|Tommy Bluj refused to let his latest injury keep him down.
Susquehanna athletics photo
By Andrew Lovell
Quarterback Nick Crusco dropped back, spotted wide receiver Tommy Bluj running a vertical route, and let it fly.
Bluj made the 27-yard catch on Susquehanna's first play from scrimmage to immediately push the River Hawks just across midfield, but was tackled from behind by a Franklin and Marshall defensive back. The speed and angle of the tackle drove Bluj's right knee into the field -- hard.
The senior wideout's knee throbbed in pain; that'll happen when the weight of two bodies lands directly on top of it. Bluj was able to walk to the sideline under his own power, which he thought was a good sign. After a normal series of tests, Bluj was fitted with a knee brace and re-entered the game. He wasn't about to miss a home game in his final season of competitive football.
Bluj finished the day with game-highs of nine receptions for 114 yards, though Susquehanna's comeback attempt fell short in a 27-24 loss to its Centennial Conference foe.
From the outside looking in, Bluj seemed fine. Better than fine, actually, given his impressive on-field production. But once the adrenaline wore off, Bluj couldn't ignore what his body was telling him.
"I didn't think anything of it until that coming week when I tried running routes," Bluj said. "It started really hurting me."
A knee specialist conducted an MRI on Bluj's injured knee and the results confirmed his worst fears: the tackle had done more damage than previously thought. The test revealed a partially torn PCL, damage to the posterolateral corner, and fluid buildup over the peroneal nerve. In short, Bluj's knee was a mess and his collegiate football career hung in the balance.
The damage wasn't definitively season-ending, but it wasn't going to be a quick or painless comeback, either. Bluj and his head coach Tom Perkovich were gutted.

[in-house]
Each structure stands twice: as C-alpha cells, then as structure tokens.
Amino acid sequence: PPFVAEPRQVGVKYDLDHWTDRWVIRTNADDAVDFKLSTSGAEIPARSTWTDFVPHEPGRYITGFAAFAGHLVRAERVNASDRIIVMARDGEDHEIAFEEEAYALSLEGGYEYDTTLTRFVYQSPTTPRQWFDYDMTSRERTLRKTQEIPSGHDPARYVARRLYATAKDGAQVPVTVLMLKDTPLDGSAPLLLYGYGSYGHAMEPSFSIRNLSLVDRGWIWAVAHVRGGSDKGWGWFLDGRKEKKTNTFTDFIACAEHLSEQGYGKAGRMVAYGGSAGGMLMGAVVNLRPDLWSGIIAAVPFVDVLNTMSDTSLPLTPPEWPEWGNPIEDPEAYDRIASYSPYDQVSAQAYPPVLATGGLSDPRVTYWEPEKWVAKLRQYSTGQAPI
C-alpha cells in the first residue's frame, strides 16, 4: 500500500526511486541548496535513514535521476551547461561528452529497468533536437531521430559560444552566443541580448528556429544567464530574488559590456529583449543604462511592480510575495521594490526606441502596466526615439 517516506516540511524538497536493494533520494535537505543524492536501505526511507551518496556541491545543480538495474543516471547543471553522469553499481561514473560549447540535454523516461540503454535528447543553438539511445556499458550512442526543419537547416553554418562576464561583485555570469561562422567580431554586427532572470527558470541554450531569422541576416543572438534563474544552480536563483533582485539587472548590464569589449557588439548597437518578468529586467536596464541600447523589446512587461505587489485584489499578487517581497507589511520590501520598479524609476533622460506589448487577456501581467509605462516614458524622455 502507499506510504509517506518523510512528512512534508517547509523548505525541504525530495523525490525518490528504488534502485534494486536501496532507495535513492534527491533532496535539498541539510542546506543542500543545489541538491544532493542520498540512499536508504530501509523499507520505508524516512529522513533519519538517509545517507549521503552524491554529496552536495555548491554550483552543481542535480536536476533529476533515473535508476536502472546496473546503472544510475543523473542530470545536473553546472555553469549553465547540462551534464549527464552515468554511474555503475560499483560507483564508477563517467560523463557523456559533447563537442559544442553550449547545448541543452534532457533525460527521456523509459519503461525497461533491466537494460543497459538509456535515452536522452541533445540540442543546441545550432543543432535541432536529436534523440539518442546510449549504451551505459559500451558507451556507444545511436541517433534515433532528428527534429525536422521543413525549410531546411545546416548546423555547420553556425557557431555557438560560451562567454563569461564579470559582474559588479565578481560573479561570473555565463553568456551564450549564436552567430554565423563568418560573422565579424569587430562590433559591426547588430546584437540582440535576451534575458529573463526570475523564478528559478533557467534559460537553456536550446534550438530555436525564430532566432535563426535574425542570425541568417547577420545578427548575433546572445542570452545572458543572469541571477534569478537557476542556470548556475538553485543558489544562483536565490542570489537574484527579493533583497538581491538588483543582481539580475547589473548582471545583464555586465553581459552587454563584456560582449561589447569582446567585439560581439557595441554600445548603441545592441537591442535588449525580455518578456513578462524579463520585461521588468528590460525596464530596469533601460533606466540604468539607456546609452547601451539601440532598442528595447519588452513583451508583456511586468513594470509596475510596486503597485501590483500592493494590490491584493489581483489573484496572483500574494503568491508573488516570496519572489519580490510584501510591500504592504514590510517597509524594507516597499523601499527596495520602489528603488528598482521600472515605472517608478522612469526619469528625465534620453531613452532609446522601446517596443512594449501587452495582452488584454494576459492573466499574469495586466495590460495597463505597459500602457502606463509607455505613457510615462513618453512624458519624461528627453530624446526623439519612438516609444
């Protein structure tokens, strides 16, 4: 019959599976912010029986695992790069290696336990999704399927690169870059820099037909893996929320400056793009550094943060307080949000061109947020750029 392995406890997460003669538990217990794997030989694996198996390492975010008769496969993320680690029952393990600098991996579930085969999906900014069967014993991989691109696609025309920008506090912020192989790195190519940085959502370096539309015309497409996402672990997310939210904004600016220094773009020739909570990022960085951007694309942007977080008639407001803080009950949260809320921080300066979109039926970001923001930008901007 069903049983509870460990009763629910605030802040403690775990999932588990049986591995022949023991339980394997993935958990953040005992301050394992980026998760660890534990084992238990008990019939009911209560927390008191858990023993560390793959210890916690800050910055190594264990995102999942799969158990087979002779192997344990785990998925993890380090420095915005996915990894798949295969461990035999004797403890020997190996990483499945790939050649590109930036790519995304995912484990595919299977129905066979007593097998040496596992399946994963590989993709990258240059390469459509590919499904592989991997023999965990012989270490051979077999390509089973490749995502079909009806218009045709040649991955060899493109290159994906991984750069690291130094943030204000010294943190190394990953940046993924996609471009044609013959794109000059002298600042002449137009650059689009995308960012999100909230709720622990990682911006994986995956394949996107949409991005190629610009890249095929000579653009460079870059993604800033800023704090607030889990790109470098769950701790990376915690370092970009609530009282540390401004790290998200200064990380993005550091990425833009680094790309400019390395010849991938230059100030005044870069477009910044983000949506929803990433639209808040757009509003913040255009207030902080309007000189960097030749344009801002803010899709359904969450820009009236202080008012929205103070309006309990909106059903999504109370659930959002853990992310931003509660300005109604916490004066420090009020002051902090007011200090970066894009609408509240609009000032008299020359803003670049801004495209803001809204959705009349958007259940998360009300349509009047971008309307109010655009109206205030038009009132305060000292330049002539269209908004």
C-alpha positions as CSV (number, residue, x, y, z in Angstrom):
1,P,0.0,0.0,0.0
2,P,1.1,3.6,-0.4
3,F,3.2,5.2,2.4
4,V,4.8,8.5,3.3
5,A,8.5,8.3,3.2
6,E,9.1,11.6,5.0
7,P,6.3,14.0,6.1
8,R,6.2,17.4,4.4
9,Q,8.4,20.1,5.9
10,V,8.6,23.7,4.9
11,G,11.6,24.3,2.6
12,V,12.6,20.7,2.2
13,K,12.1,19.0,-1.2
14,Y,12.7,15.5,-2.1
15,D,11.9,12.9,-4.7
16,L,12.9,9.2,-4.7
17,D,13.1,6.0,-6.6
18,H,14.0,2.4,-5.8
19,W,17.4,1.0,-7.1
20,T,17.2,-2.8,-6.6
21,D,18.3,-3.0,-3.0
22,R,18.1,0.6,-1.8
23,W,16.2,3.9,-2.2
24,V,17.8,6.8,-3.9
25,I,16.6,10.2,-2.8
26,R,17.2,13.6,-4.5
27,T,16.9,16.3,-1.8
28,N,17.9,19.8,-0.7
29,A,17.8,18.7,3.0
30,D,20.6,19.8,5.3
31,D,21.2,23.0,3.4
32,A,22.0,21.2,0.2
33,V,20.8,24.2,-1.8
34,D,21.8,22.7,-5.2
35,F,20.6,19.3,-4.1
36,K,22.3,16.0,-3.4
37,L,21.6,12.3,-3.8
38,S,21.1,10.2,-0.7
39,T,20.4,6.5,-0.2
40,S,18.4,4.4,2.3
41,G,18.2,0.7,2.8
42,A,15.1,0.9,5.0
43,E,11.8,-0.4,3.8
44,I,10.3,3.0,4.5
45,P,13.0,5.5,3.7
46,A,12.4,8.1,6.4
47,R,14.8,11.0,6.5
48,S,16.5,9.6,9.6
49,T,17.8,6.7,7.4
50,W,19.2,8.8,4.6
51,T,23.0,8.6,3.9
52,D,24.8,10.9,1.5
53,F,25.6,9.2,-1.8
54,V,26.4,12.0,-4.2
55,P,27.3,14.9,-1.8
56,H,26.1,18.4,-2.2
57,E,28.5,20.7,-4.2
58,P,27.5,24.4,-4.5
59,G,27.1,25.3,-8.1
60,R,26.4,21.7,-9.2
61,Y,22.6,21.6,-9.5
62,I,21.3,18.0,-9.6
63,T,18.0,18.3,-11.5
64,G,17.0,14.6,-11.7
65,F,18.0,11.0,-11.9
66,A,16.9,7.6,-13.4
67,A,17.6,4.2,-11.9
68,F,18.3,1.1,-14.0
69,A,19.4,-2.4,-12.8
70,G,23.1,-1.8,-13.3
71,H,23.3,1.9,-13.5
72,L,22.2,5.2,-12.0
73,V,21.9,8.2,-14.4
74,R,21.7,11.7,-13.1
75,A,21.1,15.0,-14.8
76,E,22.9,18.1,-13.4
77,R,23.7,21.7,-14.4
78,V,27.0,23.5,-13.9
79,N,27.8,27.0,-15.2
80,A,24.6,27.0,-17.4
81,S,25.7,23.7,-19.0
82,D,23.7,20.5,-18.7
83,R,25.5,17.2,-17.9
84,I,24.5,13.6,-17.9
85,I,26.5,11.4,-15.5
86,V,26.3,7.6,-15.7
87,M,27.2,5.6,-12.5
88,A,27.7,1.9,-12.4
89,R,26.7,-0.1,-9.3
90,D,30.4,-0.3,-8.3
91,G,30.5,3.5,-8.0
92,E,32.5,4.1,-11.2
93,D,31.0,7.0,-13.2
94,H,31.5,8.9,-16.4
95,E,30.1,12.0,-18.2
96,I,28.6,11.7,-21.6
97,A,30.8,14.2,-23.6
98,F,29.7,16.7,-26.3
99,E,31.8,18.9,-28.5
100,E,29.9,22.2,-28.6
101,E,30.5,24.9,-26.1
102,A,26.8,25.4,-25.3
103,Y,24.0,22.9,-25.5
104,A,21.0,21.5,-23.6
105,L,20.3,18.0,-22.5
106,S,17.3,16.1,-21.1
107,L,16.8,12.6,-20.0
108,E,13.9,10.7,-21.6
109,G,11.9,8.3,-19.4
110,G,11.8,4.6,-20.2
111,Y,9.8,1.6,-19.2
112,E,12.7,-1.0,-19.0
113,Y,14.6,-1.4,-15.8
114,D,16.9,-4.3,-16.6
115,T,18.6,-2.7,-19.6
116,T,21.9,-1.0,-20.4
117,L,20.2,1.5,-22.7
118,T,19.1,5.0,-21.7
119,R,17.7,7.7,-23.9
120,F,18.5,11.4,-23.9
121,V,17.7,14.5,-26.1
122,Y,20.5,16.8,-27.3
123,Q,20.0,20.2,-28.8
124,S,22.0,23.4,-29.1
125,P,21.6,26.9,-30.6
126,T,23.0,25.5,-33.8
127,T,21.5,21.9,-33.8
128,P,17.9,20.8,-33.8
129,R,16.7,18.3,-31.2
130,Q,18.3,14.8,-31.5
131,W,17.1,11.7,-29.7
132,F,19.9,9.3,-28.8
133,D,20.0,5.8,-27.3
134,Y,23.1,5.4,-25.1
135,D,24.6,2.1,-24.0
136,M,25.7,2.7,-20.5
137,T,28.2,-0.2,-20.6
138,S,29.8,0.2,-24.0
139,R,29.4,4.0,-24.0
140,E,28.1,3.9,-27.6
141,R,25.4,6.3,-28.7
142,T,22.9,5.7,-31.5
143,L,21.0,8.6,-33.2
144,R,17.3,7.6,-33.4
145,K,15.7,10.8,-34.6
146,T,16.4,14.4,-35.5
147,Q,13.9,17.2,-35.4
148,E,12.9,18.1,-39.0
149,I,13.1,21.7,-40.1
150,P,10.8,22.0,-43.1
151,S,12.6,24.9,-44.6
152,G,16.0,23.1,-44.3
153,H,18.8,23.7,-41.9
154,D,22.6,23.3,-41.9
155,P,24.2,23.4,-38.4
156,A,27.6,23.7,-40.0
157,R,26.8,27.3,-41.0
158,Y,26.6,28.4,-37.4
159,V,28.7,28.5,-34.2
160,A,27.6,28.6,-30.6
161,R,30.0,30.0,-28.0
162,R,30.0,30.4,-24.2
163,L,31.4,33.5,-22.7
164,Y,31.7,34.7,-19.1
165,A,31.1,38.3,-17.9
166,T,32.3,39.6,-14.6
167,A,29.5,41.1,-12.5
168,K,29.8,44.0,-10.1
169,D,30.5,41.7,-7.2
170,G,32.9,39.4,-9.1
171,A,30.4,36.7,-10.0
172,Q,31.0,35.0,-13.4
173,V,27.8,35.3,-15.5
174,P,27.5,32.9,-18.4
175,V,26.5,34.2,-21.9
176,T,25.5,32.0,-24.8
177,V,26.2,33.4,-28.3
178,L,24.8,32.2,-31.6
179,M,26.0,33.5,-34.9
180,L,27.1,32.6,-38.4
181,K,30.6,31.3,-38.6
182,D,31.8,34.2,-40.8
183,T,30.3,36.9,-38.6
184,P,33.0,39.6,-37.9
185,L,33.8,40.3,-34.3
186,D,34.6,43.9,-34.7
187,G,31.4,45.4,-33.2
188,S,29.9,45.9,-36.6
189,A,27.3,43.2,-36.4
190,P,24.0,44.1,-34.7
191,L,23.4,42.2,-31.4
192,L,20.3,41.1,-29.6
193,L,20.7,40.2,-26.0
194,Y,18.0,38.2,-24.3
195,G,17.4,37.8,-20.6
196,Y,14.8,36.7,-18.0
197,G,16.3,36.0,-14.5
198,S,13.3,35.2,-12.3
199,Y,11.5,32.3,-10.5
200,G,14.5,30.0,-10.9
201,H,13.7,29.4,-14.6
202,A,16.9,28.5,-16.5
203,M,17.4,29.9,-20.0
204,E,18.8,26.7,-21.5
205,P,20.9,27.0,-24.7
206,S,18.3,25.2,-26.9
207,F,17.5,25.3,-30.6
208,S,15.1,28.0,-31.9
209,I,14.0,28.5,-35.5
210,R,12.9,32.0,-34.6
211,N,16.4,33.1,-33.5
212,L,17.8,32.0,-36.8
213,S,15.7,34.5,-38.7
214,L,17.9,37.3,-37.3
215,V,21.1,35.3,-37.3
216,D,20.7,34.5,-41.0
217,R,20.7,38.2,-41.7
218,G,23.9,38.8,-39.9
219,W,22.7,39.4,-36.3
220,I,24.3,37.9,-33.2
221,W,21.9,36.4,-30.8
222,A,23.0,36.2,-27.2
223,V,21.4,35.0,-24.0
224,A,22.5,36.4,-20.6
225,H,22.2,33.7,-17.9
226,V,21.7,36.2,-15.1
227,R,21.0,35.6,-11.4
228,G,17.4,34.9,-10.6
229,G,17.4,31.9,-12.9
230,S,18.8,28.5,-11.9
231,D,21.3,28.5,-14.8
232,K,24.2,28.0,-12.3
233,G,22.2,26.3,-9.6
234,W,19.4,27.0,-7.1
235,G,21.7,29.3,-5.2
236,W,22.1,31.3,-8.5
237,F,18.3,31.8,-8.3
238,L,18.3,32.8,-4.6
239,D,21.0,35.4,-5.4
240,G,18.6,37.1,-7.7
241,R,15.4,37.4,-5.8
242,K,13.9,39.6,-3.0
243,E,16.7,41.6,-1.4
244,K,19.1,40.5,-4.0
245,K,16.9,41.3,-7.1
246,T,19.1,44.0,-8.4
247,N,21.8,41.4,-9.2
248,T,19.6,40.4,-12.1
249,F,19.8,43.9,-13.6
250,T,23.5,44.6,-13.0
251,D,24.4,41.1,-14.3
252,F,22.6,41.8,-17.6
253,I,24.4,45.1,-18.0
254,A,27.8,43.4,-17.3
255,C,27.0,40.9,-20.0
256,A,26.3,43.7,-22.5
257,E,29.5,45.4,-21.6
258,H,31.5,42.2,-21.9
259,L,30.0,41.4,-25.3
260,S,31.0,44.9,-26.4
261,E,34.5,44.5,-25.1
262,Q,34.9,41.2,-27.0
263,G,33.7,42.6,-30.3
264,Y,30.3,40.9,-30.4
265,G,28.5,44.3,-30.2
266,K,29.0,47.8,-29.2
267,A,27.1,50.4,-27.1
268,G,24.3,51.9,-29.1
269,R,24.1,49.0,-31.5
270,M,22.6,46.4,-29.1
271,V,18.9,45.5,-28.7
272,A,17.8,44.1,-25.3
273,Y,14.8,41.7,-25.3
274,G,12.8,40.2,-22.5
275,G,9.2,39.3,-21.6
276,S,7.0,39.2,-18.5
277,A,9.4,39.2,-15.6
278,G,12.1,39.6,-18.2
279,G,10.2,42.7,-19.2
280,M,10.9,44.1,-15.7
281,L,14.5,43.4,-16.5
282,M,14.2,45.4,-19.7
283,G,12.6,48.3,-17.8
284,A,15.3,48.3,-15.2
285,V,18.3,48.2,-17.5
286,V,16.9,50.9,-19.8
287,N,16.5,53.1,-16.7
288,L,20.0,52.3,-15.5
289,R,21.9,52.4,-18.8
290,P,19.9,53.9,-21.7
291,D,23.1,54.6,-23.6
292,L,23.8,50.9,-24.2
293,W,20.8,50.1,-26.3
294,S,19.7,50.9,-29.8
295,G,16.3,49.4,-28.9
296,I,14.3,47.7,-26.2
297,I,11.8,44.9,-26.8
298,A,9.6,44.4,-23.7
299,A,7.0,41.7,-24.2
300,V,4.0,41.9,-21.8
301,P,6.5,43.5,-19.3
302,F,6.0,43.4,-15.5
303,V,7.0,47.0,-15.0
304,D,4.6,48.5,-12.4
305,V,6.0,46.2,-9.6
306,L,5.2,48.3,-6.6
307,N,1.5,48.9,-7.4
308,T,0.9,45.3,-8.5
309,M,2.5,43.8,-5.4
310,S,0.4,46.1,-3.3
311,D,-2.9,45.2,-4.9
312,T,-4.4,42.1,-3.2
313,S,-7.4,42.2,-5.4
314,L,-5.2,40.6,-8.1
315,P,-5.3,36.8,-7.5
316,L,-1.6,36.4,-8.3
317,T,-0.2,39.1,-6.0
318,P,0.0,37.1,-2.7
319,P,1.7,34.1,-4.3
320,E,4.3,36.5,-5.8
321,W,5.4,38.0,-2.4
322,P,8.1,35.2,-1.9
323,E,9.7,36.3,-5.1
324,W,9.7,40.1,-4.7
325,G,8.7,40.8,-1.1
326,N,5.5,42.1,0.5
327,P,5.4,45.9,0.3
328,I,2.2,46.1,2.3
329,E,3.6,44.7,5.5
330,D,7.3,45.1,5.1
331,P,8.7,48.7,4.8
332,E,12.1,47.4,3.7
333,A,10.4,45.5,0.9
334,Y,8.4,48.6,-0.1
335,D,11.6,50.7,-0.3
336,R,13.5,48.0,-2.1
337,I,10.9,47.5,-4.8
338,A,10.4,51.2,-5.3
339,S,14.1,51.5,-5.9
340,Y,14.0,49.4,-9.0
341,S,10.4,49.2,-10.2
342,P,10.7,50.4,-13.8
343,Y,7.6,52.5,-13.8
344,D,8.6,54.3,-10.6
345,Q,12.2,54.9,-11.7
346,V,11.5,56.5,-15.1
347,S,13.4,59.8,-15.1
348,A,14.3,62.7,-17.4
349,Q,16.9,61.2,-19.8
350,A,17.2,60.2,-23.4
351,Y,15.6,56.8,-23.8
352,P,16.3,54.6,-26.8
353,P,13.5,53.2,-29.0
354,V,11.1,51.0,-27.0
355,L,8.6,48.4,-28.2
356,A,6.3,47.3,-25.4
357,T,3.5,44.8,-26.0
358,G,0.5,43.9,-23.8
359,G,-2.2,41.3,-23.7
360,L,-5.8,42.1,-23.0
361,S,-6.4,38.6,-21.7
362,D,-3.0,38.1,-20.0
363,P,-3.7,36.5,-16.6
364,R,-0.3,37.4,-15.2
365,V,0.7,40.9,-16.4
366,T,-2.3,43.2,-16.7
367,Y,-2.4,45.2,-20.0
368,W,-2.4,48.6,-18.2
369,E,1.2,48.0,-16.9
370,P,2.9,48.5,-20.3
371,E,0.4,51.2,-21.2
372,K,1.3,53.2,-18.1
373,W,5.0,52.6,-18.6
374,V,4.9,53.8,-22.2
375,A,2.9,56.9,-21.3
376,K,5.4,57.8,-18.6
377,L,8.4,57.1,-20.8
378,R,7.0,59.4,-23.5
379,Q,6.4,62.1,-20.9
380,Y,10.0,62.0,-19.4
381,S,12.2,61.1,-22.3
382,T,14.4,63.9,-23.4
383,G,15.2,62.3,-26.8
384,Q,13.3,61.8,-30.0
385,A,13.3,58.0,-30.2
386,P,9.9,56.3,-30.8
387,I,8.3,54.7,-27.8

"It's always hard to see a guy lose a large portion of his senior year, especially one of your best players, a guy who's one of your absolute hardest workers [and] does everything you want him to do on and off the field the right way," Perkovich said. "He's handled it incredibly well, but it's difficult as a coach to watch a guy like that go through that."
The specialist told Bluj the injury was unlikely to get worse, so his return to the field would become a matter of pain management.
"He said, 'As soon as you can run and cut again, you can play,'" Bluj said. "That kept me optimistic, for sure."
Bluj suffered the injury on Sept. 23 and has not seen game action since, but Perkovich said the team is "cautiously optimistic" that will change with the River Hawks' Senior Day home game this Saturday against McDaniel. For the last six weeks, Bluj has led, watched, and supported his teammates during dozens of practices and four games from the sideline, in between sessions with the team's training staff ranging from light therapy and ultrasounds to electric stimulation and stretching. He's ready to play again.
"Words can't describe how important this is to me," Bluj said. "Just being able to go to war at least two more times with my teammates, it means all the world. Ever since I was playing flag football in first grade up until now, football's been a huge part of my life and it's shaped me into the man I am today."